Think Spring Hens

Orren Fox

Orren Fox › I'm 15, my name is Orren Fox. I have 38 chickens, 4 ducks and four hives of my own ...


If you are thinking of getting hens this spring, here are a few things to think about before your hens arrive.

1. Have a plan if you happen to get a rooster. Every time I get new baby chicks that are all supposed to be hens, I get a rooster. If you cannot keep a rooster, be sure you have a happy place to have your rooster go. Good places to check are other chicken owners or a local farmer. Just a warning, it can be difficult because no one really wants the roosters. I had someone call me once, she had ordered 12 chicks and 6 of them were roosters and she was trying to find homes for them. Roosters fight and cannot usually be in the same coop.

2. Have your coop all prepared before hens arrive.

3. Each hen should have 6 square feet of space.

4. Make sure the coop is completely predator proof – neighborhood dogs, coyotes, hawks, racoons, fox and rats etc. It needs to be very secure.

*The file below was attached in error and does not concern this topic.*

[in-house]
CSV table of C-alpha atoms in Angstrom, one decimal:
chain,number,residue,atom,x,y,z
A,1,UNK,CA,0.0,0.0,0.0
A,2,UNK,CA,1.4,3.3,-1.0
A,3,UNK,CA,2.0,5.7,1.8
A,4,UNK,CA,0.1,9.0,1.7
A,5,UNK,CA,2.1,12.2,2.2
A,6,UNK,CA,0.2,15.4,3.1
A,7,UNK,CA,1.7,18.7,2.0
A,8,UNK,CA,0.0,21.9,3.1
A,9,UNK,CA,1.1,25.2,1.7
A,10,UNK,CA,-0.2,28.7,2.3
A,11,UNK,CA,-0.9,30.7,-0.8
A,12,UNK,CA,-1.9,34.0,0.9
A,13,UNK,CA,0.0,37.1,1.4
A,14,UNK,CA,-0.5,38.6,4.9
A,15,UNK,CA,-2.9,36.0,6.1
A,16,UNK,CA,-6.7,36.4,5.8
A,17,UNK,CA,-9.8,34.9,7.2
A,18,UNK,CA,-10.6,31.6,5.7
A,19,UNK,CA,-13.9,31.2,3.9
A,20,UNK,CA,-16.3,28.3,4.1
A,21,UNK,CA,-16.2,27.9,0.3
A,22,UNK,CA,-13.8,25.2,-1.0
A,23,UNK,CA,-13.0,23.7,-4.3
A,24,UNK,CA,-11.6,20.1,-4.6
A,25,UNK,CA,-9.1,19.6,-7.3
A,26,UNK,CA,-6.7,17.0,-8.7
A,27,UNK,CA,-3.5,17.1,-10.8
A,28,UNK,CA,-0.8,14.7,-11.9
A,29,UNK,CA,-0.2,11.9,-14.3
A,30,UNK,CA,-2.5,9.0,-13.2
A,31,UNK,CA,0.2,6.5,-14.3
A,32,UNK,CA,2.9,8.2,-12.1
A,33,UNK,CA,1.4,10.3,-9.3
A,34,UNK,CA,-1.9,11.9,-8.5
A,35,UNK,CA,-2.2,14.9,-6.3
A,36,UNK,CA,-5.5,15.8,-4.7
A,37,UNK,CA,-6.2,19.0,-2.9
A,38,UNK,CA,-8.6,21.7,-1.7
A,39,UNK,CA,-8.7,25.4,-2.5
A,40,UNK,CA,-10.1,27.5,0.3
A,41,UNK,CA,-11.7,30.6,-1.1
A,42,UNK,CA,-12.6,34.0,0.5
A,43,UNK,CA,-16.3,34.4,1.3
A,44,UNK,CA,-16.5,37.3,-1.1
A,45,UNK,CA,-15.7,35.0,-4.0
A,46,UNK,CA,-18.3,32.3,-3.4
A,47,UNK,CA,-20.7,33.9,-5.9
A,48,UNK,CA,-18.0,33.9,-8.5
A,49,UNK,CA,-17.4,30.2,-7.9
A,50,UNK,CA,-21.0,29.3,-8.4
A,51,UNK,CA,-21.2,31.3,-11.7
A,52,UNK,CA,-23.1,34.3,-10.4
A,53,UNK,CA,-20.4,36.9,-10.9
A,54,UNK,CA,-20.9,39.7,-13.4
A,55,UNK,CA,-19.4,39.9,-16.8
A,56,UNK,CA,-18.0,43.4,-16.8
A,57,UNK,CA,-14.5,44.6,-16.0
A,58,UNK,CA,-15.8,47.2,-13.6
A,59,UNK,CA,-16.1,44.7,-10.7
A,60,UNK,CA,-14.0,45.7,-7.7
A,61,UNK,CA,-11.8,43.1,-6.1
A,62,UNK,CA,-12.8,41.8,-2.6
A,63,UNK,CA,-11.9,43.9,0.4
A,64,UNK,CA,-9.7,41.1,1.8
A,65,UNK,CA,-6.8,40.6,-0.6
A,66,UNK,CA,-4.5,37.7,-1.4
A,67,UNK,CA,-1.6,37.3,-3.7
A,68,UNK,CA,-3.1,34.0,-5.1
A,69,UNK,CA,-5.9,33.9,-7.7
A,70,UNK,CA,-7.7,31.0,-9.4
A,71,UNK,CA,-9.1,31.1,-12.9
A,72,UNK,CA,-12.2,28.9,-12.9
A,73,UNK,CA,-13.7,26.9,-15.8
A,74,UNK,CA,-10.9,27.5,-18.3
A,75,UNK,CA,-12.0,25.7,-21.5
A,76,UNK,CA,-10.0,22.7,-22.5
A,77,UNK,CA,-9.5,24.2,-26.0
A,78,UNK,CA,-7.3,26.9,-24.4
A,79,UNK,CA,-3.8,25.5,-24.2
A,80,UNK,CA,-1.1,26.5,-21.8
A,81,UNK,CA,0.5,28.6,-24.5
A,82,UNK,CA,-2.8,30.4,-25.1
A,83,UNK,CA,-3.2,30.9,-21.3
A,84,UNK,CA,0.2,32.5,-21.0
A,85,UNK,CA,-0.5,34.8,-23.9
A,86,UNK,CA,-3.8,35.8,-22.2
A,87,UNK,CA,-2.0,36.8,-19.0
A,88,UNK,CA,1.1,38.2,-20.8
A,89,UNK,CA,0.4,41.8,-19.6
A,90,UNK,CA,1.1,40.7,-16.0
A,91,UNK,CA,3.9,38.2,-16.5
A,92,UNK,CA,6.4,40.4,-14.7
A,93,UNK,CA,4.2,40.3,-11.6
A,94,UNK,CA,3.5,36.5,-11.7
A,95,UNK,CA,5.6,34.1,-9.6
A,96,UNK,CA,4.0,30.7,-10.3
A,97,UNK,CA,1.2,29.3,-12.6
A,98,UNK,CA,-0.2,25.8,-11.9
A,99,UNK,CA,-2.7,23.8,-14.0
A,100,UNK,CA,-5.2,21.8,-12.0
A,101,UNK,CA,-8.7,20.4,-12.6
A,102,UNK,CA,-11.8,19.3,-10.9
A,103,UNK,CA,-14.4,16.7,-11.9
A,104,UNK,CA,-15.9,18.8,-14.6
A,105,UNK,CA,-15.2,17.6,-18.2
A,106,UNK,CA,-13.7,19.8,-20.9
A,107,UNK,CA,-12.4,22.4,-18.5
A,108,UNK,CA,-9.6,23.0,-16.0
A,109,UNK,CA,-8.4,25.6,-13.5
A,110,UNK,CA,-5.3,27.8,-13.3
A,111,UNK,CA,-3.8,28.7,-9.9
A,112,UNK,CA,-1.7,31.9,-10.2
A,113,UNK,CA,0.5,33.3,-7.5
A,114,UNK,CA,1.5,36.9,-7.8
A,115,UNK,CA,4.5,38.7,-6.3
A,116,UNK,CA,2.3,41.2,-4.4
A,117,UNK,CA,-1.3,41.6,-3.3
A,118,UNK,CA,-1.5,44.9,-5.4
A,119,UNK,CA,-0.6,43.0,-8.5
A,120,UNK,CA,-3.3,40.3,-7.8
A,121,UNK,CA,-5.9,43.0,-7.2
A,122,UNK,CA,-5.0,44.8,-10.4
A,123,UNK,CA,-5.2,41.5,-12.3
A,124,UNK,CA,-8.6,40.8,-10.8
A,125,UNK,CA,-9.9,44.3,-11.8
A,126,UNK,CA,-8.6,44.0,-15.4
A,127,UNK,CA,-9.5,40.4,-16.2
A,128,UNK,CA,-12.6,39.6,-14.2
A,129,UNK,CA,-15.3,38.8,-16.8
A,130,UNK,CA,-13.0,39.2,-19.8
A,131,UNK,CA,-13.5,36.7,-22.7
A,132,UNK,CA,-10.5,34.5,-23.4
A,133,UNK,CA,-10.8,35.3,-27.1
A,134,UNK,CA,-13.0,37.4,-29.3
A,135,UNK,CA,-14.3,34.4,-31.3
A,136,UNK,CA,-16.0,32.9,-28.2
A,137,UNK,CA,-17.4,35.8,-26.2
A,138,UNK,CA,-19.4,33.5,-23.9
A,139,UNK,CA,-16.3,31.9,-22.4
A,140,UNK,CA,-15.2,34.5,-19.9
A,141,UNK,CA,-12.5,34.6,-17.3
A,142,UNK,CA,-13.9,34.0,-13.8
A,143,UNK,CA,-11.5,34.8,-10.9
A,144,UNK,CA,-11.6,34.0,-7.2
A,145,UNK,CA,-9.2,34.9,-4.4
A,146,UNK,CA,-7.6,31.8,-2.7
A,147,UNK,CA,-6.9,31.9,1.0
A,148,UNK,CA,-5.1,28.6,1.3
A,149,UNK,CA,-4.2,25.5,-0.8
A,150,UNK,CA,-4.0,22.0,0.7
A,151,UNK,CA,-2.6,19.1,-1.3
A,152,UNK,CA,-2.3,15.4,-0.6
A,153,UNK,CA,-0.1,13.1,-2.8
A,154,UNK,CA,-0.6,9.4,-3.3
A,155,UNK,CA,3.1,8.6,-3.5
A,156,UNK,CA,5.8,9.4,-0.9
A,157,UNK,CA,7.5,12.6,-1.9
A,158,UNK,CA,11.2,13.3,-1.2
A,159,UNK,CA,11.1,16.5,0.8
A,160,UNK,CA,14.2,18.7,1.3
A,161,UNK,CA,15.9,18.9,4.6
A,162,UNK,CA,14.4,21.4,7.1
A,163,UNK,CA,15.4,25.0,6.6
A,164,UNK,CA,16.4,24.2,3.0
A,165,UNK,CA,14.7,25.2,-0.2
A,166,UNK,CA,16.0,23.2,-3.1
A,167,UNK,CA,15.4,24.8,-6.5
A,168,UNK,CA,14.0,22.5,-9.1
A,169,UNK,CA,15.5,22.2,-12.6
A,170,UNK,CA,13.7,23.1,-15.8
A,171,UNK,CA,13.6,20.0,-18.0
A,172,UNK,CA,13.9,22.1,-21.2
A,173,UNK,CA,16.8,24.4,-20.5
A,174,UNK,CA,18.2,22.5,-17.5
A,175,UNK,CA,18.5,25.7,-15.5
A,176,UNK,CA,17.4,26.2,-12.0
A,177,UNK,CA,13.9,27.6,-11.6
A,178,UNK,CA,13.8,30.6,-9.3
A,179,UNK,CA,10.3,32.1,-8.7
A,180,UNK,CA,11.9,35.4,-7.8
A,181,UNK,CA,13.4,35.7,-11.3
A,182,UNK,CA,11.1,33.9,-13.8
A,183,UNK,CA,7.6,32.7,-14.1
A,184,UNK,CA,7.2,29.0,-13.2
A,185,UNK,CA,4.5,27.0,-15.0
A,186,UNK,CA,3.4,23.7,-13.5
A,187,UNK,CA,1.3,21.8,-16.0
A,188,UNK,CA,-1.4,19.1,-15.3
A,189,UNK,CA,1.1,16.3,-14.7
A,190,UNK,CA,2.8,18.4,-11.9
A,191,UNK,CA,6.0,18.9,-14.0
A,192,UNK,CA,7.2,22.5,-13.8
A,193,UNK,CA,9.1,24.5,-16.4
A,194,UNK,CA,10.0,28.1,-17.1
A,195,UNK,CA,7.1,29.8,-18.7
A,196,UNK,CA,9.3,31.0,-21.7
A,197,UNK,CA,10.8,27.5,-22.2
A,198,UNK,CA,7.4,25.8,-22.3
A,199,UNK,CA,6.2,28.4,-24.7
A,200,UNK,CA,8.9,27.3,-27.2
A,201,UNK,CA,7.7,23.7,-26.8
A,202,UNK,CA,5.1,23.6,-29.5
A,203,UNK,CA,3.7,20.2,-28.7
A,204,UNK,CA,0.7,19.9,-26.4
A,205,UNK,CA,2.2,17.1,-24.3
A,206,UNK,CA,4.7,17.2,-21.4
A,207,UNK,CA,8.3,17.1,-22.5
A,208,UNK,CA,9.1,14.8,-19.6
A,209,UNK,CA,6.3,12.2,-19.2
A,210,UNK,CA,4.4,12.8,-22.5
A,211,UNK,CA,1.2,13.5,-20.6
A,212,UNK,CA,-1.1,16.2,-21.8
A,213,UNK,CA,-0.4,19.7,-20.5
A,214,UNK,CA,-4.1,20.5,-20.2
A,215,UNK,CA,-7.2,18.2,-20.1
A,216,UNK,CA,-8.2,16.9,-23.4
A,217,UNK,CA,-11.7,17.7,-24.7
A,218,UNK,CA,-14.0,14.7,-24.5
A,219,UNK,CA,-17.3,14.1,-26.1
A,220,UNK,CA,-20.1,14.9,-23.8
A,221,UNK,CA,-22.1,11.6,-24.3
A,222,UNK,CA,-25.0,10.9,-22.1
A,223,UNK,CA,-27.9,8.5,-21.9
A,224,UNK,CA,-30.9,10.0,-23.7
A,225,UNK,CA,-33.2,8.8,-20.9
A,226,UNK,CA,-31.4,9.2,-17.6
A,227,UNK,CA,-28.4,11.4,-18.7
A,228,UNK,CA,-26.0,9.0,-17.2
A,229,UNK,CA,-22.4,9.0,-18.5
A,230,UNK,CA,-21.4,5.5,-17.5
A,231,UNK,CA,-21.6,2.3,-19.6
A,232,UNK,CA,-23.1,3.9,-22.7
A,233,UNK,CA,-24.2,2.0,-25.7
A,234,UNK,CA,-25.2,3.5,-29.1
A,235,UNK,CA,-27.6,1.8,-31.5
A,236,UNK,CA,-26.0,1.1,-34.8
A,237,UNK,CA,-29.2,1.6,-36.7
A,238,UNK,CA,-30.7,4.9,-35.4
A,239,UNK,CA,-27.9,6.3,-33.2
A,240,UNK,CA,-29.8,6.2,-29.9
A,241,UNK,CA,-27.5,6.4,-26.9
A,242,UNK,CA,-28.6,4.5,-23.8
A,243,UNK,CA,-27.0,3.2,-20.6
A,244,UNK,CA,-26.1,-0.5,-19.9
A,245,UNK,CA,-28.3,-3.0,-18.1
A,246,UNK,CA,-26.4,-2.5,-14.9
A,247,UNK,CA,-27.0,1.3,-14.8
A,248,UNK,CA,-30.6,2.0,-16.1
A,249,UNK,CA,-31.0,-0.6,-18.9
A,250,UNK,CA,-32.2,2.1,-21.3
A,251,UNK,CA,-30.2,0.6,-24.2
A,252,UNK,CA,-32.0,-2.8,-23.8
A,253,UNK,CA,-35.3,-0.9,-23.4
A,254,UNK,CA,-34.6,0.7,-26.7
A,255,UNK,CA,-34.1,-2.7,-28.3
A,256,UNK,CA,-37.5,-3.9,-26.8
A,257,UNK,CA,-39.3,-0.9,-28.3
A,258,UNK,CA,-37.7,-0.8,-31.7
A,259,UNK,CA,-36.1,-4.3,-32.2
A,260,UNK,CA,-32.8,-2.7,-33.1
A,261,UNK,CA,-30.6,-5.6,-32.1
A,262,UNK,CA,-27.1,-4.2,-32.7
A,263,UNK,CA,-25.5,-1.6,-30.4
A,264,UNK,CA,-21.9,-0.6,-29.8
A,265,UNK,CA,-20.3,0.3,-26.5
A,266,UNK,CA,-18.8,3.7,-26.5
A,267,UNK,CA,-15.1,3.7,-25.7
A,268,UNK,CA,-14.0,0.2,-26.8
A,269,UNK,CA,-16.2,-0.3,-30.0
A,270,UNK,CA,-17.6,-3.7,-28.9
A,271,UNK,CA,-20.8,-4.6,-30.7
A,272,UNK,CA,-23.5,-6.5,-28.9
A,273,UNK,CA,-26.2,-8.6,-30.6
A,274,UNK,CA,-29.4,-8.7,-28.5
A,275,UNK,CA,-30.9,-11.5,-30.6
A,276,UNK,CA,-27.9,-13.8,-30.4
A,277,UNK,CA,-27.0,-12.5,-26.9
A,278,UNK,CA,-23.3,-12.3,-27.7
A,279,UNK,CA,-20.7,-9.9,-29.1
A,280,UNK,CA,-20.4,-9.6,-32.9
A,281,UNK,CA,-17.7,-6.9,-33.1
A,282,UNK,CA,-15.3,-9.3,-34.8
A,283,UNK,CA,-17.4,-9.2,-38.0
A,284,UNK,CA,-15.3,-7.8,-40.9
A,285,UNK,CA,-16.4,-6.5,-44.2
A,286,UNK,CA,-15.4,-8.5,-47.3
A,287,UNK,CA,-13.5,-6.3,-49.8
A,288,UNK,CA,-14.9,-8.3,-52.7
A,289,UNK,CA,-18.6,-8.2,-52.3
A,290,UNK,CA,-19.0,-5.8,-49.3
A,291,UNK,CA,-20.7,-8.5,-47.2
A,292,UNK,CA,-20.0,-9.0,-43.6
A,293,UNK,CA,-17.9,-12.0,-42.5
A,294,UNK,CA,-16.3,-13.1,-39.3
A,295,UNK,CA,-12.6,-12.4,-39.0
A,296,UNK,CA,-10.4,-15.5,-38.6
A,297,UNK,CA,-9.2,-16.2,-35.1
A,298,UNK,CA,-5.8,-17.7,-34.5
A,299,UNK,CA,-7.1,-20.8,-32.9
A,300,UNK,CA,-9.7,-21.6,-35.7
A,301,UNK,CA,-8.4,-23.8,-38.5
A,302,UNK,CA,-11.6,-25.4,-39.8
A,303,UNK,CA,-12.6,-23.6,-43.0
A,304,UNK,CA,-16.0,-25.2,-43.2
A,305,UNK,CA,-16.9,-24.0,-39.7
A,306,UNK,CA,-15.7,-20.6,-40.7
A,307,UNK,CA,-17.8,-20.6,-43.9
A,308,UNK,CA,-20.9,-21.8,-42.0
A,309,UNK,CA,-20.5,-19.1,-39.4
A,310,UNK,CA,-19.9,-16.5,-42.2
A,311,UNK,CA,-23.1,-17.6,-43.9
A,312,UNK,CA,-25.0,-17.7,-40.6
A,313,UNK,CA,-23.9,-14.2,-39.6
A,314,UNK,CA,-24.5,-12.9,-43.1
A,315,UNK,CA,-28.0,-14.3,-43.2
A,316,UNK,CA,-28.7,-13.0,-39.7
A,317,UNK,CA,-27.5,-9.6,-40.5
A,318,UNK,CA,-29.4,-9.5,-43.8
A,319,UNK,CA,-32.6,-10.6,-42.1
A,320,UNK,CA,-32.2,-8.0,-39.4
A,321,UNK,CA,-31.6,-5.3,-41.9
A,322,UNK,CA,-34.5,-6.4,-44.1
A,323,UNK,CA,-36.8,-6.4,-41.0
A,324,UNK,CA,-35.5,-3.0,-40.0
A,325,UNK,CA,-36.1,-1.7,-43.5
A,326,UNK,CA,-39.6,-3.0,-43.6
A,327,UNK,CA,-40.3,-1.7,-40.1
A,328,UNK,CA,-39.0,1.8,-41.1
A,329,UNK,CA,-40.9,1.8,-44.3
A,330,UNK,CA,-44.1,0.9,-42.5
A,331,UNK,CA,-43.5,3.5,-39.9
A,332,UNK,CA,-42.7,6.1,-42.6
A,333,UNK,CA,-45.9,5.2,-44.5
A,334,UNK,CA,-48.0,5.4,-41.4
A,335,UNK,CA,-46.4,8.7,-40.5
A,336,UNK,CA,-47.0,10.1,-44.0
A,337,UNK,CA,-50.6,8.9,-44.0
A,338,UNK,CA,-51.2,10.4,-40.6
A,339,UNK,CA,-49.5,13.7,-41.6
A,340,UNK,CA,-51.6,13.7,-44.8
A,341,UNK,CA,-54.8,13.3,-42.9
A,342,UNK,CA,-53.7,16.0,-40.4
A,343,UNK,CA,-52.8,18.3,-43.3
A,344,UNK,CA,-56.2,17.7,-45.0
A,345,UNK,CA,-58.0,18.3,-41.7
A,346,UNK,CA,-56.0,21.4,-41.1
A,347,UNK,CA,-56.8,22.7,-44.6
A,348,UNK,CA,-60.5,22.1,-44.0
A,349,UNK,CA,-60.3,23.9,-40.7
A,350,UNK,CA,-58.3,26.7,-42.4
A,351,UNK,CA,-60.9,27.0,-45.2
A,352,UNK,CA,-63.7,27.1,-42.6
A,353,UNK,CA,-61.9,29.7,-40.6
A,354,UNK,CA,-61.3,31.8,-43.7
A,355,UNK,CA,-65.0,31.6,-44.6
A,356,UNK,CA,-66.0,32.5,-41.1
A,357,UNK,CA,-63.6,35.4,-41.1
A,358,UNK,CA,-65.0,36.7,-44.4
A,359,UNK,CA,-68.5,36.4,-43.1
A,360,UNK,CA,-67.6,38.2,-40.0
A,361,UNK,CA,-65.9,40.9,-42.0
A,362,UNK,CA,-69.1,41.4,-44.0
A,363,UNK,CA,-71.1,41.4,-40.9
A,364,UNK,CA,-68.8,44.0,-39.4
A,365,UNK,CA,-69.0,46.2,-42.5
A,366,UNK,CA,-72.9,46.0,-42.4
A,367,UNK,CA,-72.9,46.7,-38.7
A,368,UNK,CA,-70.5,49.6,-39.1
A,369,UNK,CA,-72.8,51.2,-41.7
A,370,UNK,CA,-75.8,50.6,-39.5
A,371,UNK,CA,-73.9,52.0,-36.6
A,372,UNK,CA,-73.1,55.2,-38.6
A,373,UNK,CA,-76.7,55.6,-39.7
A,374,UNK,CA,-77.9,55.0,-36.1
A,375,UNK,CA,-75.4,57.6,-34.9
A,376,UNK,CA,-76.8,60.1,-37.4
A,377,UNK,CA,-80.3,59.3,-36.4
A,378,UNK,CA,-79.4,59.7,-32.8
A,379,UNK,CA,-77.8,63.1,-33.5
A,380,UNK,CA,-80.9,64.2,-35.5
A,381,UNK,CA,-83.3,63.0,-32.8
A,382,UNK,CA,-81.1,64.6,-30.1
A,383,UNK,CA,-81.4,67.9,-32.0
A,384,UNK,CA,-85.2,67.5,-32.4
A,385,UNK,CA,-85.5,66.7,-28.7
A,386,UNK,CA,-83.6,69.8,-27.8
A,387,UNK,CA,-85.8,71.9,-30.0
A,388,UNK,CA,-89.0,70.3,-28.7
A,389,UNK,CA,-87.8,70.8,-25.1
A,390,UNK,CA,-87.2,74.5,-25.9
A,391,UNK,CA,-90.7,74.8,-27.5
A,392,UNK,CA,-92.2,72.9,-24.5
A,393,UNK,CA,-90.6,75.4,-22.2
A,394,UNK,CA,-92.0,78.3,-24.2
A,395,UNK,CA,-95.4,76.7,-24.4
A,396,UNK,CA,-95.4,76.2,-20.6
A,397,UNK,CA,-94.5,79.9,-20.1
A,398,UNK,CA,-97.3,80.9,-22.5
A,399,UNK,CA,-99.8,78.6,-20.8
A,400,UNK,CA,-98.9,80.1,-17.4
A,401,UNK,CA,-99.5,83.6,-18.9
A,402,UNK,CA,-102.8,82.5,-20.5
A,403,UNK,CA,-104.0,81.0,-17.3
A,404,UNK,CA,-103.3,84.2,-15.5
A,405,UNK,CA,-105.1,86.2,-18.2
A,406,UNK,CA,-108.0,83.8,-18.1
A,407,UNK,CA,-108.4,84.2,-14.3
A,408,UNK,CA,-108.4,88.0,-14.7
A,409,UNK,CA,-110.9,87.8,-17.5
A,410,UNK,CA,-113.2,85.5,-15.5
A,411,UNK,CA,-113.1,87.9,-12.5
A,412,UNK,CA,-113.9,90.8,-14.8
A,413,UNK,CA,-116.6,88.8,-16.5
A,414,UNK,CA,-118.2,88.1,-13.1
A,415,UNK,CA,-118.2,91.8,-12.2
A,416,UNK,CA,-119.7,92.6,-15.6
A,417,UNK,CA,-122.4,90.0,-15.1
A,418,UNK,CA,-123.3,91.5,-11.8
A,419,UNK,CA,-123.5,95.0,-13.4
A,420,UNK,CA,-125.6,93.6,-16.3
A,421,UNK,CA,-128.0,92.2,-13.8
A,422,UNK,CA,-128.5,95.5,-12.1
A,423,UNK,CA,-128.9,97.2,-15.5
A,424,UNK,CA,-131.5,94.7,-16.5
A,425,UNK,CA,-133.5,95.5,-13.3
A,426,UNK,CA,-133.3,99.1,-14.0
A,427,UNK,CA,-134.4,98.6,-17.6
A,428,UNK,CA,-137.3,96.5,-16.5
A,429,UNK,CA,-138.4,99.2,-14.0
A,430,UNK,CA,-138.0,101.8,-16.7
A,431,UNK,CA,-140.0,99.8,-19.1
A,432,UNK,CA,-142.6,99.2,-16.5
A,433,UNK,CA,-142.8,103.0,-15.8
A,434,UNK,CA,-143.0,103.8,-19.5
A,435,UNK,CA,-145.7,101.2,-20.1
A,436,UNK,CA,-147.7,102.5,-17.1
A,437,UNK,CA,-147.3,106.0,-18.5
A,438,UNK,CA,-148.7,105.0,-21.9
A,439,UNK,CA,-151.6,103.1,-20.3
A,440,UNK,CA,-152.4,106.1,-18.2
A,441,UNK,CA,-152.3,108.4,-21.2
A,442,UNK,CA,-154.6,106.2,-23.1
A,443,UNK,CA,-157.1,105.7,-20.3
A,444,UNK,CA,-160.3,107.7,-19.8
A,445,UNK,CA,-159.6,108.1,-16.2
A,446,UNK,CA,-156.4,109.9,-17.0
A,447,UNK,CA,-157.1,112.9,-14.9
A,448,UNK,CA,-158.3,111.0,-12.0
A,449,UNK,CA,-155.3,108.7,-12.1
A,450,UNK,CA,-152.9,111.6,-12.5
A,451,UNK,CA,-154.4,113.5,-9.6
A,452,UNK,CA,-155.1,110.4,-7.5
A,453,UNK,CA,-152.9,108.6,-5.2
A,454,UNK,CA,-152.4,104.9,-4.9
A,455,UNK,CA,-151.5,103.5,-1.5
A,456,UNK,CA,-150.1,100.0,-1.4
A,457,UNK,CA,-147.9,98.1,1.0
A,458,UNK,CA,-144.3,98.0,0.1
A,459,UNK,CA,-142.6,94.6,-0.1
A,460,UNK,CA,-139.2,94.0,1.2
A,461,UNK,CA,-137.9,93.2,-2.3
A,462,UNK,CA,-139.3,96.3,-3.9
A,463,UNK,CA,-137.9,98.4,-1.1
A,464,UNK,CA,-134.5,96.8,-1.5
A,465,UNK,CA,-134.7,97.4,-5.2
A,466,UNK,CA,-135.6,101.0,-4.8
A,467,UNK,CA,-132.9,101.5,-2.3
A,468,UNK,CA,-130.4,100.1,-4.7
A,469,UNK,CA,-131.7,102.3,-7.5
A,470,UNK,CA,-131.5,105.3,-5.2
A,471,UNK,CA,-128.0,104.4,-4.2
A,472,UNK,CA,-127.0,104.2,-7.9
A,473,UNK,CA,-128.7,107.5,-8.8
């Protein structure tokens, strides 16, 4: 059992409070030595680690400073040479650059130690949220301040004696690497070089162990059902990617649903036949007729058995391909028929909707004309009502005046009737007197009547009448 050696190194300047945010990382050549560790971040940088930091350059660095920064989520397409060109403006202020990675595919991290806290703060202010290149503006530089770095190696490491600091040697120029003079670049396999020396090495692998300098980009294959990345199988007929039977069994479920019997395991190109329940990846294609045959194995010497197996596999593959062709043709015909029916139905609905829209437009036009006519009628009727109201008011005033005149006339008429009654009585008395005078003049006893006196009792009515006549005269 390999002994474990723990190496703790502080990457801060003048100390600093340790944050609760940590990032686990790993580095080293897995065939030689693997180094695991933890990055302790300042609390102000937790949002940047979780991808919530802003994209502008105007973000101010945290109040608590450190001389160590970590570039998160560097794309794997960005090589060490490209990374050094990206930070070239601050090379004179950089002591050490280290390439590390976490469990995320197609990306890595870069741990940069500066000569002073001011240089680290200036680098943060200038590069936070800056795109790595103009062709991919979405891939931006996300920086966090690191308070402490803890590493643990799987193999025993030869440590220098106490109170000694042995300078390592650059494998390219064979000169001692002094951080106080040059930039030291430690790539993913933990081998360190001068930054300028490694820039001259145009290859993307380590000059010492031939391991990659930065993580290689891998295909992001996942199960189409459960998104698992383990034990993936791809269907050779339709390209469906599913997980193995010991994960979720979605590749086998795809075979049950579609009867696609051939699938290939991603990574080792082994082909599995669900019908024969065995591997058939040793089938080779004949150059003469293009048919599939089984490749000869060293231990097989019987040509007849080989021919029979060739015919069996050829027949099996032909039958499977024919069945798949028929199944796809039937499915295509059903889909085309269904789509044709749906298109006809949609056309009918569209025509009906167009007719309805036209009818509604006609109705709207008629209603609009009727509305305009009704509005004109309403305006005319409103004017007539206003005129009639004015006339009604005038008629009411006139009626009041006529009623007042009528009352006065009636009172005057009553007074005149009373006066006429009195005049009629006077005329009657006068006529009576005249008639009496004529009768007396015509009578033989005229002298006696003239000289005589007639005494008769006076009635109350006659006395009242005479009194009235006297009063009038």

5. The coop should be well ventilated but not windy or wet.

6. 5 hens can share a nesting box. A henhouse should always have nesting boxes and roosts.

7. Your chickens should have access to sun. They need roughly 14 hours of light to be good layers.

8. Hens need a place to take a dust bath. This is their natural way to keep pests down. Lice make your hens very uncomfortable and unhealthy.

9. Fresh water every day.

10. Feed should include greens, feed, grit and I add coarse corn and black sunflower seed.

11. Perches or roosts. Hens need them. I use an old thick broom handle.

If you are getting baby chicks that’s a whole other process. Check out the great info from my friends at

This article originally appeared on It is re-posted here with permission from the author.